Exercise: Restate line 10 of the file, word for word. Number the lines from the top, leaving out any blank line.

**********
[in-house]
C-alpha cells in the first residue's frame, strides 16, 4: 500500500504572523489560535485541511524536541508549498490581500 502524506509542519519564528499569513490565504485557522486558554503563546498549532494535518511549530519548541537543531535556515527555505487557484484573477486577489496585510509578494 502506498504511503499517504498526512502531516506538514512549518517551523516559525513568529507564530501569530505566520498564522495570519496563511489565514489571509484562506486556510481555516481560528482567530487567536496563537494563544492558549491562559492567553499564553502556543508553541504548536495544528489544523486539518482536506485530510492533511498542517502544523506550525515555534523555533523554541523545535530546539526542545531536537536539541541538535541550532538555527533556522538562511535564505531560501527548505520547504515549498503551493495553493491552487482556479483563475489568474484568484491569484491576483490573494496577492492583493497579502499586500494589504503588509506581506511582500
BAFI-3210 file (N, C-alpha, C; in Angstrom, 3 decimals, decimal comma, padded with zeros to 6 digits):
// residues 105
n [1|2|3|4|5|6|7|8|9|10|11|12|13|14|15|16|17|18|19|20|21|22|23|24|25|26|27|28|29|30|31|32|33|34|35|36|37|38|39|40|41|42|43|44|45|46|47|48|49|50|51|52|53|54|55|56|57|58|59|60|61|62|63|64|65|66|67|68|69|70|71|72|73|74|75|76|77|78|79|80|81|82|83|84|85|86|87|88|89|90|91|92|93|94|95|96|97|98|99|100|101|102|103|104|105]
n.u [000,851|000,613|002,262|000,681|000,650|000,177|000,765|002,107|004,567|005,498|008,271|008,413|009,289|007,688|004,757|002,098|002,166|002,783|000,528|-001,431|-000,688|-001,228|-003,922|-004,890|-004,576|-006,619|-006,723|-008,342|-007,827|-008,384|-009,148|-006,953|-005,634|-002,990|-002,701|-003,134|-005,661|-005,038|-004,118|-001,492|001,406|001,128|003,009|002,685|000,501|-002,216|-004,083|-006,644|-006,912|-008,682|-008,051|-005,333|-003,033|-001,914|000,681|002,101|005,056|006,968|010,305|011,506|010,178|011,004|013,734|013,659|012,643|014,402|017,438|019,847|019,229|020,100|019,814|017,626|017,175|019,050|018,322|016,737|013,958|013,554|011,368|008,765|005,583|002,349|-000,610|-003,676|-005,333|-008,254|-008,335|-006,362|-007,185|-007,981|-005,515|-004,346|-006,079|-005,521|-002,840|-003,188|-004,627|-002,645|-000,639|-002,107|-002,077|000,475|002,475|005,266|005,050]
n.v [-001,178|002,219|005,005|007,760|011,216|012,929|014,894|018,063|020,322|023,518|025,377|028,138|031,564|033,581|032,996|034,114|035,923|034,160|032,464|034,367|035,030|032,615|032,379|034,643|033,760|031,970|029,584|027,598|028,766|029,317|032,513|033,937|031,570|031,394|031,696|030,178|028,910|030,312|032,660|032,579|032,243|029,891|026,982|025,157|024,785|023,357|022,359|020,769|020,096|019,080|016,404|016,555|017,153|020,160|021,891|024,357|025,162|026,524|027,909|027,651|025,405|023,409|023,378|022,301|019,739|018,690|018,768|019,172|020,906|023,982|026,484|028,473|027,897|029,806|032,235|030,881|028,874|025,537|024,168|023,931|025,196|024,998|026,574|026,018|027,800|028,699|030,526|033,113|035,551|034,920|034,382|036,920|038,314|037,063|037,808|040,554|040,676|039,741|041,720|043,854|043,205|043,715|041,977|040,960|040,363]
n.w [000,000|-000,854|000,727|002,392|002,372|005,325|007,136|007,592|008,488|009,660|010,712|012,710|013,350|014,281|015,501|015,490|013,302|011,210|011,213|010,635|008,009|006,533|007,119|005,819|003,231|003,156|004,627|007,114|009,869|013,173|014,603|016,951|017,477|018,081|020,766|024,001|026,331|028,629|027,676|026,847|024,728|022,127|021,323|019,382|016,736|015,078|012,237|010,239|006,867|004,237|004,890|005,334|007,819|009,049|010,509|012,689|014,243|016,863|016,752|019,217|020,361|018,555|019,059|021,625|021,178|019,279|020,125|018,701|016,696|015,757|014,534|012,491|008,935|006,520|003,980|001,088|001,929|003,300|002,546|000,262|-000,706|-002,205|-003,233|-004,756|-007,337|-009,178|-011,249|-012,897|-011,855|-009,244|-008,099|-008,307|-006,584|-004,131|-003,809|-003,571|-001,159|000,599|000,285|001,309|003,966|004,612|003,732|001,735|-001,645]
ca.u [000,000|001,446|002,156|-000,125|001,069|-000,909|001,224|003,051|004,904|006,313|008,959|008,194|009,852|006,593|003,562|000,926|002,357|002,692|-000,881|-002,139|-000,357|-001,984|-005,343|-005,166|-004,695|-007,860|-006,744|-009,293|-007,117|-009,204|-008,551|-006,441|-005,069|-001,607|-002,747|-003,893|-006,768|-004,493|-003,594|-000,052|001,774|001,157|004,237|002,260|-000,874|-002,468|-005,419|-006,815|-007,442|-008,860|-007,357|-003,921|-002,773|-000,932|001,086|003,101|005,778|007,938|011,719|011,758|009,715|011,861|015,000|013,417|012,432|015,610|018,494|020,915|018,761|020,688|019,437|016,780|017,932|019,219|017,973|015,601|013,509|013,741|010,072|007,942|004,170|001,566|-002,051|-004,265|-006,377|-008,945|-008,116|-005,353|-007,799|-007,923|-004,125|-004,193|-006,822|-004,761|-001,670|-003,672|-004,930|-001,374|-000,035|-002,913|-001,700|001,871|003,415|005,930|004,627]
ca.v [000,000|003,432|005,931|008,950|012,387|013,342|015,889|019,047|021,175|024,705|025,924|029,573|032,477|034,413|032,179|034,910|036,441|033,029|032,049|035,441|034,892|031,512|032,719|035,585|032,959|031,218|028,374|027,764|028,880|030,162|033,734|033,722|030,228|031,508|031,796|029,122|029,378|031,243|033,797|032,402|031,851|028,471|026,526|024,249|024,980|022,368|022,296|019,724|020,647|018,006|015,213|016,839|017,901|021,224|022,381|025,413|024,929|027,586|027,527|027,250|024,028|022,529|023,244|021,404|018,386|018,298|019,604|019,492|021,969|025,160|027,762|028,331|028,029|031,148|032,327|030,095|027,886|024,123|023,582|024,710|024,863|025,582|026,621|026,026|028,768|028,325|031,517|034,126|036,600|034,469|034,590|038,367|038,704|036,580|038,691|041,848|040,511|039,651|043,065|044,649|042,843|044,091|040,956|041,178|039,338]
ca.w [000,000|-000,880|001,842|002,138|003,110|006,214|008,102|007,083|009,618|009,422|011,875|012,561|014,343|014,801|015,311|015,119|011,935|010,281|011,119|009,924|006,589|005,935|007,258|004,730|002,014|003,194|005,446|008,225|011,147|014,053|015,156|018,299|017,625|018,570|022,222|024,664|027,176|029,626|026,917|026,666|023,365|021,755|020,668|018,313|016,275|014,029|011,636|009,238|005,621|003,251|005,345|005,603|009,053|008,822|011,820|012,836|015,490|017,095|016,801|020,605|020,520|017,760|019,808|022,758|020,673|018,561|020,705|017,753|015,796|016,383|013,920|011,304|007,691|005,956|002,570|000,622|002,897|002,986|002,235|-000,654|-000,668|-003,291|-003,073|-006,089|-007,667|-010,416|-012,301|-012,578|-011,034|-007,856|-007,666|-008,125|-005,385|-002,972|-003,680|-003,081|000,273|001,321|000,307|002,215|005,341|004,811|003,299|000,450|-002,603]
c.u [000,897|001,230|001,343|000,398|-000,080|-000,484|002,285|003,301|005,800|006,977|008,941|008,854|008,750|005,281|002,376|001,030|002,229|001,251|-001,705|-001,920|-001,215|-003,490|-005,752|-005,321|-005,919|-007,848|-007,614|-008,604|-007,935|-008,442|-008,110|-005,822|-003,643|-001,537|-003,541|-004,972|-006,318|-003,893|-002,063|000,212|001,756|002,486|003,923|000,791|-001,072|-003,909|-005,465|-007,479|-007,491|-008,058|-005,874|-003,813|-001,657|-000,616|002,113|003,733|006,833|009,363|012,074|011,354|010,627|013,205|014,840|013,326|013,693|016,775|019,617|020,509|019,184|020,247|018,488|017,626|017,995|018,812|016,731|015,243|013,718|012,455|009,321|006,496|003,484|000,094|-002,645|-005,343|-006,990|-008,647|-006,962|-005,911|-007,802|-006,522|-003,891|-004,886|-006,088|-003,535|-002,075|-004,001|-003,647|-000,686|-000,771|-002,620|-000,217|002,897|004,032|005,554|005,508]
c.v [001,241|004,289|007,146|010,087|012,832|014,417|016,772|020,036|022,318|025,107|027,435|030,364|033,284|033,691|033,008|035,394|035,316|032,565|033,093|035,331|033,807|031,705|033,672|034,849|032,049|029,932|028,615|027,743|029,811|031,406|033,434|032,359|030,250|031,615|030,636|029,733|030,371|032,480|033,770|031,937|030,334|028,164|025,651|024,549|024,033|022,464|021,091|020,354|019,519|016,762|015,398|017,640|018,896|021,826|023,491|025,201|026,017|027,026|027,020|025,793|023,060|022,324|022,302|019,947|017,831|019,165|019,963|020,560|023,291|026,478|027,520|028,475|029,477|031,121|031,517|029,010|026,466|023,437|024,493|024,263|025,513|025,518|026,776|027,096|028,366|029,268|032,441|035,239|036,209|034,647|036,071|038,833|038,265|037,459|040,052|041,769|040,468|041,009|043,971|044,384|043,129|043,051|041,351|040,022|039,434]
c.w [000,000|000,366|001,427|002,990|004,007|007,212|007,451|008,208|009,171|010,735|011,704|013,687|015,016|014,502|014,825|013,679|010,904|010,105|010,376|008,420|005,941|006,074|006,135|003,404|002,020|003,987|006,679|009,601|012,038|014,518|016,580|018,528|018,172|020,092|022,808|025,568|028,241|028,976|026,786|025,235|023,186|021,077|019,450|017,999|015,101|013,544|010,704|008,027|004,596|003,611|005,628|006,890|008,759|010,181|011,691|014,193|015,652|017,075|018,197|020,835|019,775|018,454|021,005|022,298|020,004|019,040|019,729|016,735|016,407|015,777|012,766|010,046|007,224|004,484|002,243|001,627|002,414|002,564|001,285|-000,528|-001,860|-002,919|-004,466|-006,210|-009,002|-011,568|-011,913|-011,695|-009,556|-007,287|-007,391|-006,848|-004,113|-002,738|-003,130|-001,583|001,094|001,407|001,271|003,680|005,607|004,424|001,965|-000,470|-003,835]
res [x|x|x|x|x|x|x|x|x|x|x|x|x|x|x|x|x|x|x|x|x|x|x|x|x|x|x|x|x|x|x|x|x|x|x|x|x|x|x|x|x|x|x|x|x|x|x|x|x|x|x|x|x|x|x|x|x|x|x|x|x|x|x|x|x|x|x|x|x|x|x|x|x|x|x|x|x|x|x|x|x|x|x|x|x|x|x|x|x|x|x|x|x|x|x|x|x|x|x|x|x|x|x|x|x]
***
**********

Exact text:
ca.v [000,000|003,432|005,931|008,950|012,387|013,342|015,889|019,047|021,175|024,705|025,924|029,573|032,477|034,413|032,179|034,910|036,441|033,029|032,049|035,441|034,892|031,512|032,719|035,585|032,959|031,218|028,374|027,764|028,880|030,162|033,734|033,722|030,228|031,508|031,796|029,122|029,378|031,243|033,797|032,402|031,851|028,471|026,526|024,249|024,980|022,368|022,296|019,724|020,647|018,006|015,213|016,839|017,901|021,224|022,381|025,413|024,929|027,586|027,527|027,250|024,028|022,529|023,244|021,404|018,386|018,298|019,604|019,492|021,969|025,160|027,762|028,331|028,029|031,148|032,327|030,095|027,886|024,123|023,582|024,710|024,863|025,582|026,621|026,026|028,768|028,325|031,517|034,126|036,600|034,469|034,590|038,367|038,704|036,580|038,691|041,848|040,511|039,651|043,065|044,649|042,843|044,091|040,956|041,178|039,338]